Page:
Speaking around an hour before the failed vote of no-confidence in Macron, Mina explained, “I know there are people who believe in the motion of censure, but the French shouldn’t depend on the all-union alliance, nor on the deputies, nor on the government. You can’t count on any of them, because the demonstrations are not enough to make them take us seriously. So now we have to move to a higher speed. We are seeing a radicalization of the movement, which I think is necessary since nothing else works.”
The WSWS explained that the struggle against the reform was exposing the two fundamental camps in capitalist society, the working class and the ruling class. Against a revolutionary perspective of fighting for the working class to take power, the pseudo-left deputies in the parliament and the inter-union front are playing a reactionary role in defense of the capitalist state.
On the pseudo-left parties and the union bureaucracy, Mina commented: “Yes, it’s exactly that. They’re connected and each of them protects their own interests and not the interests of a large majority of the French people. This is why the only way we have left is to strike.”
When asked about historical benchmarks for the current struggle, Mina stated, “The French Revolution of 1789 and May ’68. Because May ’68 inspires most students and it can be seen on the signs. In fact, it is said March 2023, the new May ’68, because this is where the student movement really grew and managed to radicalize, which was not necessarily the case before. And the revolution, because it’s a historical tradition and it is cherished in our memory and this movement needs to follow that path.”
When asked why she thought how a revolution had been avoided with the Grenelle Accords in May ’68 Mina said, “Well [the ruling class] were very scared and [the Accords] did win many freedoms, but the Fifth Republic then had many ways to stop the movement and they had the support of other governments in Europe. It wasn’t just a French event, but the governments across across Europe united against it, which made it more complicated to fight in France.”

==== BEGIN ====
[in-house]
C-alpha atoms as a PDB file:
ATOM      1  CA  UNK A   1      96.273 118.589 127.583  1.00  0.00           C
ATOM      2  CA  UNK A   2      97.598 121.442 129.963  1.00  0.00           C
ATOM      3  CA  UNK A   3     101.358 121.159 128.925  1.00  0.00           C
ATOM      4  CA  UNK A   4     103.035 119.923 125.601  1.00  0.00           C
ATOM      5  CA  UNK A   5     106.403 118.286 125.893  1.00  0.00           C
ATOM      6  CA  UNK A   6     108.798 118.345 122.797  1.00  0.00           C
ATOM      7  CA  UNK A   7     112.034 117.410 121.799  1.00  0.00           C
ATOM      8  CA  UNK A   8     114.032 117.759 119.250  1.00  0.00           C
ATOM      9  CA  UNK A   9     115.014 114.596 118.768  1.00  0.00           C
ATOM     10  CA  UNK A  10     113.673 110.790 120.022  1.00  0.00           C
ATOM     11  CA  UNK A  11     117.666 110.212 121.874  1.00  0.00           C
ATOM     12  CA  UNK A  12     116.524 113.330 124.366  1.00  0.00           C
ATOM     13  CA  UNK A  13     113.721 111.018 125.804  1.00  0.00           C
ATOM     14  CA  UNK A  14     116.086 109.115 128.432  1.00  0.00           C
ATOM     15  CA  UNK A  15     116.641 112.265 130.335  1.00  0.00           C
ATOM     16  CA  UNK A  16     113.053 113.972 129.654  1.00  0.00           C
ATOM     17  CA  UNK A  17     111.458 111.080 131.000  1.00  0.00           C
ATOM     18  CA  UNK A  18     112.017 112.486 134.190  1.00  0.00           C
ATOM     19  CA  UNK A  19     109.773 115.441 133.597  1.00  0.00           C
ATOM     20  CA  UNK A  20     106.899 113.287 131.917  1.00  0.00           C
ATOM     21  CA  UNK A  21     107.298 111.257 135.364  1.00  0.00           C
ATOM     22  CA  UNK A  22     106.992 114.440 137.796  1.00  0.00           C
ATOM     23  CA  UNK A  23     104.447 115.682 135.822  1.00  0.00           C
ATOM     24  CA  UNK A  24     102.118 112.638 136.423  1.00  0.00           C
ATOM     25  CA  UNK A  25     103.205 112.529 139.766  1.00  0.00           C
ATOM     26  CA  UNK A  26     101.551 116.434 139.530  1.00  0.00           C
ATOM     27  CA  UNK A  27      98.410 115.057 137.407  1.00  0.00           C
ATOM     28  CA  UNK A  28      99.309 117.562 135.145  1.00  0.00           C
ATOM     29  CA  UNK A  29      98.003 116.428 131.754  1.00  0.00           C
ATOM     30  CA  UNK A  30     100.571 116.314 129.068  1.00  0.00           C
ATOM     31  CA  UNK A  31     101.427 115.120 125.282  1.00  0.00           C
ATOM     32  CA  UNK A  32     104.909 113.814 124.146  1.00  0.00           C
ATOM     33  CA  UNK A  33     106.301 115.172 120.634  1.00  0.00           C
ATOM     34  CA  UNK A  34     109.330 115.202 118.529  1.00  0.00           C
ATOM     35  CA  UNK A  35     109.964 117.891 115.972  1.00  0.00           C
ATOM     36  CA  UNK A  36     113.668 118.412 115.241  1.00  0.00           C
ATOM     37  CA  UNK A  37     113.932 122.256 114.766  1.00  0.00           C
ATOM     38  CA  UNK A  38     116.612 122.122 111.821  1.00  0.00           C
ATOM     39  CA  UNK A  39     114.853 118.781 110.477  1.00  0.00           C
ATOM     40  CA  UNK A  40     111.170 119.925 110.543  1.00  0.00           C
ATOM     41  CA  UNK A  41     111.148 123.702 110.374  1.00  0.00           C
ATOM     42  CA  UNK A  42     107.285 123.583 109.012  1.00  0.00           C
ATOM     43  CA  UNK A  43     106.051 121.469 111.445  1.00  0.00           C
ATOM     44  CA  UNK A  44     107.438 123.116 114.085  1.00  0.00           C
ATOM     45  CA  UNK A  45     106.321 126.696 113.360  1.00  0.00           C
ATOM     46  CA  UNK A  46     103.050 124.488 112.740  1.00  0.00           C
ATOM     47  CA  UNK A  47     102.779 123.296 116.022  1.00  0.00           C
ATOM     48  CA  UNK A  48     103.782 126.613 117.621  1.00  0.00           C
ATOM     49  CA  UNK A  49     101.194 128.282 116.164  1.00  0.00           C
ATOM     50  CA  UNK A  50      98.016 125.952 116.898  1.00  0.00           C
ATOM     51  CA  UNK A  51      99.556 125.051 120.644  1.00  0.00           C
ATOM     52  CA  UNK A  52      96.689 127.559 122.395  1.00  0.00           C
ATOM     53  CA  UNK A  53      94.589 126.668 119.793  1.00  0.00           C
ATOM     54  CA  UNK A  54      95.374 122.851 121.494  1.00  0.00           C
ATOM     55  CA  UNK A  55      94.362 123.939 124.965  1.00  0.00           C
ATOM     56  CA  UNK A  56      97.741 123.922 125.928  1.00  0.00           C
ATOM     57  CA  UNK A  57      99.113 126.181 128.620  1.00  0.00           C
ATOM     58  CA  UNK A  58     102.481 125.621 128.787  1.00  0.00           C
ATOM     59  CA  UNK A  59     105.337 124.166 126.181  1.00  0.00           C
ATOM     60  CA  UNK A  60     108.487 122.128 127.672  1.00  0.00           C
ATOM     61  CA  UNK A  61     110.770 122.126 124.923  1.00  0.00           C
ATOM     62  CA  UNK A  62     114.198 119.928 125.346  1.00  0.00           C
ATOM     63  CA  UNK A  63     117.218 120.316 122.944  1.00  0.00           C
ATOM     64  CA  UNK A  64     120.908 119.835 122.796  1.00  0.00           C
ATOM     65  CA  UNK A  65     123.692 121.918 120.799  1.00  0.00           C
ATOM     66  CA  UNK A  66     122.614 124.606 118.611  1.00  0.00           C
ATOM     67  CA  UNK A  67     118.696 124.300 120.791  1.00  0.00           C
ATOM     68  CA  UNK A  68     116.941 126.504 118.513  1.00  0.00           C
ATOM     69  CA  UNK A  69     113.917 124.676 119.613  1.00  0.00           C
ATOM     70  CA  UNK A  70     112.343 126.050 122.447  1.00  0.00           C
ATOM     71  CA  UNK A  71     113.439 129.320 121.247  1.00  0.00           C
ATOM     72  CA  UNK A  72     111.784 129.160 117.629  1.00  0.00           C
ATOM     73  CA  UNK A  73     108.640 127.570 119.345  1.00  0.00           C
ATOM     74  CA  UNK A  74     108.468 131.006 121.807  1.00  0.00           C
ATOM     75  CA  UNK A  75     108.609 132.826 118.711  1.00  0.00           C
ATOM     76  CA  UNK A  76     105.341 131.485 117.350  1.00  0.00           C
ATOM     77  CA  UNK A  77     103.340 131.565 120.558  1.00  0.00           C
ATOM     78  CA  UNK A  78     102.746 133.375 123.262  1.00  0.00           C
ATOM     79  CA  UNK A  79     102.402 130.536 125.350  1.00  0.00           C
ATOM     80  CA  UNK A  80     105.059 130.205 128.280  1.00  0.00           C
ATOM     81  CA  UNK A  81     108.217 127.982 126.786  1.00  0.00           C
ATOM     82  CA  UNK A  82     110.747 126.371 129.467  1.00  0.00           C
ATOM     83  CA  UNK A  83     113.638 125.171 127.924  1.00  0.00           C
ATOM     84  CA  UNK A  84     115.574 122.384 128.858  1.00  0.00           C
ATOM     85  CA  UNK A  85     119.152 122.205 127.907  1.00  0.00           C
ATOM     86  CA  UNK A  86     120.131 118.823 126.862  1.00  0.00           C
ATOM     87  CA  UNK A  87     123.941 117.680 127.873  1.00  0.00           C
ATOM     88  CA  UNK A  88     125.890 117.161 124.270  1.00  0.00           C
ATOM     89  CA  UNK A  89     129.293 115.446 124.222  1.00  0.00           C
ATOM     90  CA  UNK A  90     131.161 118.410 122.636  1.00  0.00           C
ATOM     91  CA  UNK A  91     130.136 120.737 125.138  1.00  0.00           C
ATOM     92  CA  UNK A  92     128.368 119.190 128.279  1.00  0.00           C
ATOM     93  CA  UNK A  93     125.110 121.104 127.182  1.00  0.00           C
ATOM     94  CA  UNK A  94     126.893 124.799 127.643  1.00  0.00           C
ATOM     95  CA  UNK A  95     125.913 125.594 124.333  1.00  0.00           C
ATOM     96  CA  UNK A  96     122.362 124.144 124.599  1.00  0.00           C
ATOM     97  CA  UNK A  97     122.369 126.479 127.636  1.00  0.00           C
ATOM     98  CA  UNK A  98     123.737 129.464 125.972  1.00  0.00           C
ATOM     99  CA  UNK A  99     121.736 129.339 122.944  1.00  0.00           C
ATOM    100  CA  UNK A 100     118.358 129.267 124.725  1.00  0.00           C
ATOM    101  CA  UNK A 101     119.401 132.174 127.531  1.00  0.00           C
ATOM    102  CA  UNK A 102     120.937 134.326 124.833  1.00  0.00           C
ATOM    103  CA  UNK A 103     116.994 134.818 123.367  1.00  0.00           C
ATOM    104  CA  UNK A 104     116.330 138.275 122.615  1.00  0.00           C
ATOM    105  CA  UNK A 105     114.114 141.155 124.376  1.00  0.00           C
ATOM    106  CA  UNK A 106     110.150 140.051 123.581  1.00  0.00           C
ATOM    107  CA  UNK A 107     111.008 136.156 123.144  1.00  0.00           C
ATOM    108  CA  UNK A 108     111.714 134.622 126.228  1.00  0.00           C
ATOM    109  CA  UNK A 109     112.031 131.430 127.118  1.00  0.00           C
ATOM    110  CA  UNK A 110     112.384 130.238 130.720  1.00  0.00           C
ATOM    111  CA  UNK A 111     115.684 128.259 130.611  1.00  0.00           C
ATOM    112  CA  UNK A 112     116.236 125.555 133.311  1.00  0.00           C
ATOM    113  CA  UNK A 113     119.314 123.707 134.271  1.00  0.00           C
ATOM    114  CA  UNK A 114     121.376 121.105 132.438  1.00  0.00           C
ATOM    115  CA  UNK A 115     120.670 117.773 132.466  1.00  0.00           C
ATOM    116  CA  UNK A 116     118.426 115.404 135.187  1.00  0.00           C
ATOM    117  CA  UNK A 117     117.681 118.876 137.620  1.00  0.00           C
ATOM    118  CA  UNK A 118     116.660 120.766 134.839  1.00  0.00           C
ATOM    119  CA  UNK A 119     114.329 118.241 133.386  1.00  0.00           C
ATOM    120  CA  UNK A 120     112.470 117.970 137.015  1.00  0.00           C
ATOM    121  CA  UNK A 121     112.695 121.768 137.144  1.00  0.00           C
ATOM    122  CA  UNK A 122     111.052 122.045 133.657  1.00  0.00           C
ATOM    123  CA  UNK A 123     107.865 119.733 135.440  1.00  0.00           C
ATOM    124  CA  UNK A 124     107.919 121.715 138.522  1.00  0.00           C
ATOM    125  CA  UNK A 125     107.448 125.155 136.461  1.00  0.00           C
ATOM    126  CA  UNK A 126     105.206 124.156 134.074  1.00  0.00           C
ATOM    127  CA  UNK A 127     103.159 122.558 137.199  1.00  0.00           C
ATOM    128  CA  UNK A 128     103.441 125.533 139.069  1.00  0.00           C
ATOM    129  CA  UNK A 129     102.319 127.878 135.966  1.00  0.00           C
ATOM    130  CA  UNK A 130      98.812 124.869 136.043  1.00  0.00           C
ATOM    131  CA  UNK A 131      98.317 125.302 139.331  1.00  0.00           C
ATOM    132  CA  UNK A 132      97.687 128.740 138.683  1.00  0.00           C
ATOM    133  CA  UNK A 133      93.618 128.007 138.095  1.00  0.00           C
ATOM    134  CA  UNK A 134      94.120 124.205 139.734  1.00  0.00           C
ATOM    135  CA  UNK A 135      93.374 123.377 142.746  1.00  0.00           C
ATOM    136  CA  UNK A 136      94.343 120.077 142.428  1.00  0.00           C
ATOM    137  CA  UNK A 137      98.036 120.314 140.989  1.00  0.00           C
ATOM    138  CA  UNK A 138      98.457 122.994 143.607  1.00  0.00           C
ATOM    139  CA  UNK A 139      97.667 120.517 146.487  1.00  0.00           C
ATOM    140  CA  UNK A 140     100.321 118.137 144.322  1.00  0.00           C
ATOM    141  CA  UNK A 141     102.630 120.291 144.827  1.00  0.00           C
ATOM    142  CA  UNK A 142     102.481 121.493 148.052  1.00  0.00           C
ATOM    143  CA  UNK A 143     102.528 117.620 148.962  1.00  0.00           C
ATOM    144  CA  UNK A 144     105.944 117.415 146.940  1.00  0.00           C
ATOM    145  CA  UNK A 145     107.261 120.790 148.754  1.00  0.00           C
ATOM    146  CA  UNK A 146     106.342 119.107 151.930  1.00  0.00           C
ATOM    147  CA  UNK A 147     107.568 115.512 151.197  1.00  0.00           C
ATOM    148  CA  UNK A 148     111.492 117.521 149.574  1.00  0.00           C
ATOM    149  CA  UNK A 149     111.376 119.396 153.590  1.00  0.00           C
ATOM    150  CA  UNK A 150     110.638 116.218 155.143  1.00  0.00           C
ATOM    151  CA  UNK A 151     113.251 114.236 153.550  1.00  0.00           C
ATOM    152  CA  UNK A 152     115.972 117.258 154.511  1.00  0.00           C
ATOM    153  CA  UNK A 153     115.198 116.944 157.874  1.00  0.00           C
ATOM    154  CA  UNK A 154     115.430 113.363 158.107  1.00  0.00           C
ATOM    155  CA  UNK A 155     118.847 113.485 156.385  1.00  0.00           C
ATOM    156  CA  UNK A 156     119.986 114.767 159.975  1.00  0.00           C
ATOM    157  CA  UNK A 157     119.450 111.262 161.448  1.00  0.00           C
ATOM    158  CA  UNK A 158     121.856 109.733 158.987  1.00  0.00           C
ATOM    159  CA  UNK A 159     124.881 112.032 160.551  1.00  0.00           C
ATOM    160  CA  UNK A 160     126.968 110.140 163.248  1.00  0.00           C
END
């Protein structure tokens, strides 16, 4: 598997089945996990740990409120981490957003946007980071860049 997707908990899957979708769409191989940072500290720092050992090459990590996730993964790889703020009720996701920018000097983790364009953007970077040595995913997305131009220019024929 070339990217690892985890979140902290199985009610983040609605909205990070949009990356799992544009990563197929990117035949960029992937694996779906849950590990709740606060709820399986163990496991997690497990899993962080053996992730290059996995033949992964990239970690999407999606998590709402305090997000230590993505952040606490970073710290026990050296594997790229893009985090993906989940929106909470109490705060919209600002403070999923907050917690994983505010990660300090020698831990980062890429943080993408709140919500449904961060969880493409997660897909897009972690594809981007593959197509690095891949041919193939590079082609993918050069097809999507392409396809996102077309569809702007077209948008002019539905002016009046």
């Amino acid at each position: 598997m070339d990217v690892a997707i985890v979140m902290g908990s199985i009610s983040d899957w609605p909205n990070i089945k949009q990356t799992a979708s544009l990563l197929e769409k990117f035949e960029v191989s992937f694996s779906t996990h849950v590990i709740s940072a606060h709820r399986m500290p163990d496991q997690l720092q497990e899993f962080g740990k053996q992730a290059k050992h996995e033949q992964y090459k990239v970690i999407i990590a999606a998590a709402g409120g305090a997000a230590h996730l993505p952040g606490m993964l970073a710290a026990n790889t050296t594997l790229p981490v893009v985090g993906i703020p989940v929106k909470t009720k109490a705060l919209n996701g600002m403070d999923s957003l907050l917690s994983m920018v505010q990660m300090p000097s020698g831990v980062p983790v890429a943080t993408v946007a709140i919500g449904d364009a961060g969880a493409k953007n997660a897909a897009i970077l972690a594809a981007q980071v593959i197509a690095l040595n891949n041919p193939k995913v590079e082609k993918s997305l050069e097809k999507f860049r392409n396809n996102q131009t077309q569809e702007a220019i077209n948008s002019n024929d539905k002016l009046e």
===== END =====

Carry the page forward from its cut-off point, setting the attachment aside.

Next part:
Mina also spoke on the significance of the fact that the current struggle in France is unfolding amidst a massive wave of strikes throughout Europe and Africa: “I have seen that the English are in full revolt and in Greece as well. We hear about these events but unfortunately we are not in communication with them. In France, we are in a second stage of radicalization and now the third stage should be something more international.
“We have to understand this more by combining issues that affect us all internationally, such as at the ecological level for example. Especially as we know that the most precarious will be those who are impacted the most quickly. Everywhere we have a common enemy: the shareholders, the employers, and capital. We need a convergence of all these struggles for there to be real change.”